WordNet integration notes
Some colleagues at times sneer when we say we're doing deep linguistic processing, because MRS after all isn't very deep --- structural, but not lexical semantics.
Want to look at deeper linguistic processing with HPSG --- in particular WordNet.
Multiple possible resources for lexical semantics: Goi Taikei, Wikipedia, ... but WordNet is probably easiest.
If we knew what words meant lexically (dog is an animal, translation is a process, Suquamish is a place) then we could generalize some of the knowledge that we have, and condition on semantic classes. Improvements in
- Improvements for parse ranking (Fujita et al, Egirre et al) If you just try to use senses at is, doesn't help at all (too sparse) need to back up the semantic hierarchy.
And it goes the other way: trying to do WSD, it's helpful to know that `dog' barks, in trying to figure out which sense of dog is meant.
Semantic classes can also help in transfer rules (again, selecting the right sense). Learning everything you possibly drink, need a very very big corpus (beer, water, Shirley Temple), but generalizing to liquid' or beverage' can help with decreasing number of rules and increasing robustness in transfer.
Proposal: make senses types, use a hierarchy
- conceptually simple,
- we have relevant machinery so it's easy to experiment with.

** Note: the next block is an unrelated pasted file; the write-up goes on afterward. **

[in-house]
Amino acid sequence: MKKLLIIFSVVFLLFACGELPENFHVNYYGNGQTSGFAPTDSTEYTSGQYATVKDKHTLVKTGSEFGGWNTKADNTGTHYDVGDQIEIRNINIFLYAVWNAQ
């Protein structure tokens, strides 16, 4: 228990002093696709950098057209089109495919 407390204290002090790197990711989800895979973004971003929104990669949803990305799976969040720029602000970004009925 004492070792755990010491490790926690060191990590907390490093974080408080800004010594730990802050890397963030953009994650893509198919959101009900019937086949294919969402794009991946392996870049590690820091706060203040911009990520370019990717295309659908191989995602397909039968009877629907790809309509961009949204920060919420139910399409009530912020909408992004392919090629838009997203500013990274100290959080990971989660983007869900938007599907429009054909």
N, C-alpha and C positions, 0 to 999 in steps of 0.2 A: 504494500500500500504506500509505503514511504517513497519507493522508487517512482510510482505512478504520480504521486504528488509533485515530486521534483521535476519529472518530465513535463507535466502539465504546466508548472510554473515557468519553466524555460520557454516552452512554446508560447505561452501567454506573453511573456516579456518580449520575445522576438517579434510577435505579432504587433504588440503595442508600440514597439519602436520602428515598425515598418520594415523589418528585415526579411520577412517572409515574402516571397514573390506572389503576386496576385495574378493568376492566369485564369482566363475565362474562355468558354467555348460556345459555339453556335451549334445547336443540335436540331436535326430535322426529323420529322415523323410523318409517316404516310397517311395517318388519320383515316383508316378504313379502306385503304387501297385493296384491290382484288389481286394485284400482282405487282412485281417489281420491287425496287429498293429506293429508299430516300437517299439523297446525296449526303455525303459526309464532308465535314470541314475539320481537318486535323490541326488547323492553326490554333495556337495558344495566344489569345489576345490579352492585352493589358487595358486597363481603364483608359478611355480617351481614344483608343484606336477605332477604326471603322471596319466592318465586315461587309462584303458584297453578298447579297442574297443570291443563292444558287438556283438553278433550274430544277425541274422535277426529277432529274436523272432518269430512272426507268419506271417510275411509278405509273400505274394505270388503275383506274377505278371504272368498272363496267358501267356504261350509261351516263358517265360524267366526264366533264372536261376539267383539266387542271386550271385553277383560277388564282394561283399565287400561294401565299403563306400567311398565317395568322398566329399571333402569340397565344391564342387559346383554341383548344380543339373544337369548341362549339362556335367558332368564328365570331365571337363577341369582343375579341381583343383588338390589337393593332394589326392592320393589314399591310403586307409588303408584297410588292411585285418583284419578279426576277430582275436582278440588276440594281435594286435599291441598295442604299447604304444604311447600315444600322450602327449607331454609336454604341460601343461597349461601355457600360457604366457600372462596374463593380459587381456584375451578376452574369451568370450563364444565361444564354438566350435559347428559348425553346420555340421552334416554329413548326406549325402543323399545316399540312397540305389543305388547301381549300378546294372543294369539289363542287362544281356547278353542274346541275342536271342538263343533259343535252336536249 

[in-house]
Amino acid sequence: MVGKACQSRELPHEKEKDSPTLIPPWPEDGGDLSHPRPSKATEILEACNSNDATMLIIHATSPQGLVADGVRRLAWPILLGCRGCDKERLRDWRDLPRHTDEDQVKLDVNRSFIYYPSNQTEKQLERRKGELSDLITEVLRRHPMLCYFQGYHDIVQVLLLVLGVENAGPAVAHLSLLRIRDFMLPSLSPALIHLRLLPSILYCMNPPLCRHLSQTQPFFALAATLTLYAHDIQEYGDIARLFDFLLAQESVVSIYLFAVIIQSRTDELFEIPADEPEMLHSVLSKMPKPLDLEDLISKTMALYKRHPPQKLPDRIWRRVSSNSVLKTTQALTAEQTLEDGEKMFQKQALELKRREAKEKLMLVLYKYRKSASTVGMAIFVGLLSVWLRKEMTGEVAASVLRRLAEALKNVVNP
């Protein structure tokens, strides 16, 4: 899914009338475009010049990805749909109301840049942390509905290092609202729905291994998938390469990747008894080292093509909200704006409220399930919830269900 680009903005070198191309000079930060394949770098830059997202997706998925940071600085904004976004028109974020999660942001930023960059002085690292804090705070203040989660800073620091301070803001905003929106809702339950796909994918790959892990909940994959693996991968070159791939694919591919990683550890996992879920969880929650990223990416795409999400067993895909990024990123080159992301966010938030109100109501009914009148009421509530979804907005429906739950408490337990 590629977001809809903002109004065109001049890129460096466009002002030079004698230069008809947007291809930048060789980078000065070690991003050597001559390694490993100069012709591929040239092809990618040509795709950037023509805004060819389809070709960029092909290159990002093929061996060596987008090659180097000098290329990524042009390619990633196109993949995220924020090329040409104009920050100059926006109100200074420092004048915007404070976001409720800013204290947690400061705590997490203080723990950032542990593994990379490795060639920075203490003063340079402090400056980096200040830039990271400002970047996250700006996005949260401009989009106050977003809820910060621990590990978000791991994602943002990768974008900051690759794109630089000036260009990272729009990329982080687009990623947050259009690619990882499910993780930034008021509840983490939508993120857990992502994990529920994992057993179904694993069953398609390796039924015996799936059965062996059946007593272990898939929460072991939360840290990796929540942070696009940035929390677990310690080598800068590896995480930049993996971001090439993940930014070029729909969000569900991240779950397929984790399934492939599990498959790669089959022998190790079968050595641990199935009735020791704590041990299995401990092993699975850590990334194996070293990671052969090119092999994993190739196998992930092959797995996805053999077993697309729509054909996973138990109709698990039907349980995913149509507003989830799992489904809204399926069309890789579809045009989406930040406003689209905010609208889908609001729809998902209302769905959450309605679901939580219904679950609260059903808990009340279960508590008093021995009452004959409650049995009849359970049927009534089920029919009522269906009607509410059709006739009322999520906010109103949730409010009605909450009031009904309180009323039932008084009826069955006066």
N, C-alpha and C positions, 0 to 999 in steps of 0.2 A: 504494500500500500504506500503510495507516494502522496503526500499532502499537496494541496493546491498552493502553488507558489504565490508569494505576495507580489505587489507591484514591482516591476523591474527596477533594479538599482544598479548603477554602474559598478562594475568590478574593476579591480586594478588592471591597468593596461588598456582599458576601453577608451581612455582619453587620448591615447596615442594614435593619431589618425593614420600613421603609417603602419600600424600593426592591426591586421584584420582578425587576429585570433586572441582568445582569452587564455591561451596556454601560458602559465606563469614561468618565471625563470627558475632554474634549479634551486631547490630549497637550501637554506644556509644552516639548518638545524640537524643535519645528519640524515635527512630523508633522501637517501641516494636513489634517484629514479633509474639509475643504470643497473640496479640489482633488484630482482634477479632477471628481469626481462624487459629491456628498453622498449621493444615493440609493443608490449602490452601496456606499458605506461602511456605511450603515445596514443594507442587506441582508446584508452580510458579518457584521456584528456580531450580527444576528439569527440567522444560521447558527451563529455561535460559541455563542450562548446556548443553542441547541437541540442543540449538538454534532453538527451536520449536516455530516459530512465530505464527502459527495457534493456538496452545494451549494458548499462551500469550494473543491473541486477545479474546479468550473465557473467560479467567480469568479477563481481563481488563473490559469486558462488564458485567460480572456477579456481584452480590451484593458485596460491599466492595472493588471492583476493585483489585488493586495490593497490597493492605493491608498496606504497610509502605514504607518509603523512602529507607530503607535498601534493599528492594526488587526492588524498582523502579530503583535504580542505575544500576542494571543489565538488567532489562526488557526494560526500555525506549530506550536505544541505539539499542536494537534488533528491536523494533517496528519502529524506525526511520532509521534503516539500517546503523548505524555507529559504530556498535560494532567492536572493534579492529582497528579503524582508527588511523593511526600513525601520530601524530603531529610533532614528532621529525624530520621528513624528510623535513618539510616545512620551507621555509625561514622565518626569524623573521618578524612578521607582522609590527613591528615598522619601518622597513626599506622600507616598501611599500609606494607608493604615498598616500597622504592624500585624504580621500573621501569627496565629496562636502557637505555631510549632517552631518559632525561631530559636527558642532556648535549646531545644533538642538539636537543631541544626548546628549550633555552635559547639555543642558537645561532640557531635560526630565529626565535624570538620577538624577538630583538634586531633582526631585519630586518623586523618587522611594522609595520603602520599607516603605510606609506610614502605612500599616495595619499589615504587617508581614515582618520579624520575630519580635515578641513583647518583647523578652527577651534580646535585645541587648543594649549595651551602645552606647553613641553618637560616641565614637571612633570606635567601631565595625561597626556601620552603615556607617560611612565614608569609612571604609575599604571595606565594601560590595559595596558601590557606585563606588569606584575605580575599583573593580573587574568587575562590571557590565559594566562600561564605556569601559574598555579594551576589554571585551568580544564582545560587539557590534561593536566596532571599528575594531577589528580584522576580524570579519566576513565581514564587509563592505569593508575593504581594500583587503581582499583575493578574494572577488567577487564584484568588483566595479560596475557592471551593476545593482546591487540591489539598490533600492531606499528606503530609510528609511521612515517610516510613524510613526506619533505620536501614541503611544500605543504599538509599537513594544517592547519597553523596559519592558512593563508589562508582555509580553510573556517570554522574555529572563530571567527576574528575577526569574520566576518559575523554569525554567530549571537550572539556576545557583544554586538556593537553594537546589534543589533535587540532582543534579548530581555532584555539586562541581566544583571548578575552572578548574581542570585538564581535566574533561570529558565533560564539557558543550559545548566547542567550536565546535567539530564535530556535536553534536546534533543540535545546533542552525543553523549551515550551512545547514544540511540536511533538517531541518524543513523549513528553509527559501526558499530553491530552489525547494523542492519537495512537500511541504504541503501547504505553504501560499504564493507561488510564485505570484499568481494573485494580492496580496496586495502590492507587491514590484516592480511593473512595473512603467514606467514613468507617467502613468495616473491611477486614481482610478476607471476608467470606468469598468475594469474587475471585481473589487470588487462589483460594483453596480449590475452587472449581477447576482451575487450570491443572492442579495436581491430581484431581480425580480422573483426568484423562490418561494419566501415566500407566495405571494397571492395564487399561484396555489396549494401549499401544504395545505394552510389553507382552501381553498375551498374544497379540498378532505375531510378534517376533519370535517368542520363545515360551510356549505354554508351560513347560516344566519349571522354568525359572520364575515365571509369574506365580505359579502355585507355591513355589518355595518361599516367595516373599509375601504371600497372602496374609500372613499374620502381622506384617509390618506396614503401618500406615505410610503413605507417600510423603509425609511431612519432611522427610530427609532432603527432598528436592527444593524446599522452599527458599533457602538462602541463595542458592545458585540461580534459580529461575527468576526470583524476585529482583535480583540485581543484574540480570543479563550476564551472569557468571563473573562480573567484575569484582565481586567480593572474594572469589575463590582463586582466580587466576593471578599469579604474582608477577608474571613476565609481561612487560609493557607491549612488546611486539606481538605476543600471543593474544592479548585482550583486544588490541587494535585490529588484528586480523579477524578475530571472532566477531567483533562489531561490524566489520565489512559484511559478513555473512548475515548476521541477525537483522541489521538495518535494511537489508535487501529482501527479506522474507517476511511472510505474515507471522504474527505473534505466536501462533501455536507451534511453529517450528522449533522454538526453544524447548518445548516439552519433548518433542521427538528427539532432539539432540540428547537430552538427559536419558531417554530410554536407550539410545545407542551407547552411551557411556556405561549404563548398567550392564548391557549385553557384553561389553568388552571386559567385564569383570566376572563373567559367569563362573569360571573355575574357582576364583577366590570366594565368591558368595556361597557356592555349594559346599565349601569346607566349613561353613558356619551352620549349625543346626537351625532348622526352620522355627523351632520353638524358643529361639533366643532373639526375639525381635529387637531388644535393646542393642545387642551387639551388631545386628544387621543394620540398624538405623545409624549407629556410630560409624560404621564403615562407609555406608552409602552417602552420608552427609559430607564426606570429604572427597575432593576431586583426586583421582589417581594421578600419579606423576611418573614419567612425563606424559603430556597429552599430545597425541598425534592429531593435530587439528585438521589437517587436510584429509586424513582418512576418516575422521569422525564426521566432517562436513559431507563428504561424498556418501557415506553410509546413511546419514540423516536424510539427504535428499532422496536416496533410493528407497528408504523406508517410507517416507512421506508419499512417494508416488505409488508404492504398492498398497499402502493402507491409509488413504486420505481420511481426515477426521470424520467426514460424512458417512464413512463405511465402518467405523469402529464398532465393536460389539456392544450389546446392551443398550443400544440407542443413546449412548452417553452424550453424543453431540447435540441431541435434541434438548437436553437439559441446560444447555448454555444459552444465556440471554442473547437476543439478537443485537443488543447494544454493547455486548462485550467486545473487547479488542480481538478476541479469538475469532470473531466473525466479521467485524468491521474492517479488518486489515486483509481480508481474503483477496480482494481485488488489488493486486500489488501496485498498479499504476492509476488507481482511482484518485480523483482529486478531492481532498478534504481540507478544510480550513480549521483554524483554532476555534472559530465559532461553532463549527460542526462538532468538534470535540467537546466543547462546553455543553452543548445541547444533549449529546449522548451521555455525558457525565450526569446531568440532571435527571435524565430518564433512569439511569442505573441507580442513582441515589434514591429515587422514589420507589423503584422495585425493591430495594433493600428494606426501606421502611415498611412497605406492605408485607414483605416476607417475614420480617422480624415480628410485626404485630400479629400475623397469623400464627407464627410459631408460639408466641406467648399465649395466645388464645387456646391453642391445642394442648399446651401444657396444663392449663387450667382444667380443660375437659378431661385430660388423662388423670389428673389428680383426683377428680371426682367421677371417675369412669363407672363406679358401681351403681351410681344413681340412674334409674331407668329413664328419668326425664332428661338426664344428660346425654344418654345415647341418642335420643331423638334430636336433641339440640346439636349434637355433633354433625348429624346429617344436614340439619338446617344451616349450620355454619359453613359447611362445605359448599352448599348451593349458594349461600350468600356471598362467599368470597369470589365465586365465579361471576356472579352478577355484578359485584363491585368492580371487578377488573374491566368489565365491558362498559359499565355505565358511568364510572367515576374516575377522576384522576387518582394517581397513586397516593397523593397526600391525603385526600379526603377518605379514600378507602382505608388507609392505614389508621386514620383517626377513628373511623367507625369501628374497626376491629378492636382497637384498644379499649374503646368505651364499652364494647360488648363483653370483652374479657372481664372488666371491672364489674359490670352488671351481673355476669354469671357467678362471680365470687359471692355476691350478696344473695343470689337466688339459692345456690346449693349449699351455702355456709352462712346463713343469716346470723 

- Slow with current machinery
Creating different words (one for each sense) -> large increase in (very packable) ambiguity; Can super-sense-tag to prune
MWEs where WN node is machine translation, lose one's temper, which don't point to single thing in ERG, either because MWE isn't there, or because we wouldn't analyze it that way.
- Unknown words can cause problems. How to put unknown words into the hierarchy (esp NEs)?
- Use WN sense IDs as PRED values
Add a CONCEPT feature to relation
Add CONCEPT as a feature on index (but requires very good hierarchy early on, because we unify indices in various places).
Resources: Free, freeish, and not free WNs for many WNs (see slides), and WN-sense tagged corpora.
When: Francis is optimistic that he will have laid the groundwork to get into this within the next year or so.
Laurie: It seems like dealing with nouns that WN is easier than dealing with verbs. Do you see any issues or problems when you work with verbs instead of nouns.
Francis: Has mostly worked with nouns. WN hierachy is much flatter with verbs than nouns. Expectation is that as a side-effect will come up with verbs with WN senses, plus sub-cat from grammars, plus selectional restrictions in terms of these senses. (Similar to FrameNet.) Semantic preferences can probably be done fairly programmatically once we have the integration of the senses.
João: What about other relations in WN (other than subsumption).
Francis: Right. The big one is meronymy. Would need to explicitly model as extra predicates somewhere in the space so that it's part of the bg knowledge that the grammar has.
Emily: Does that go in the MRS?
Francis: Yes, but exactly how, we don't have that yet.
Valia: Have you done experiments to show that integration of WordNet is worth the slow-down in the parser, etc?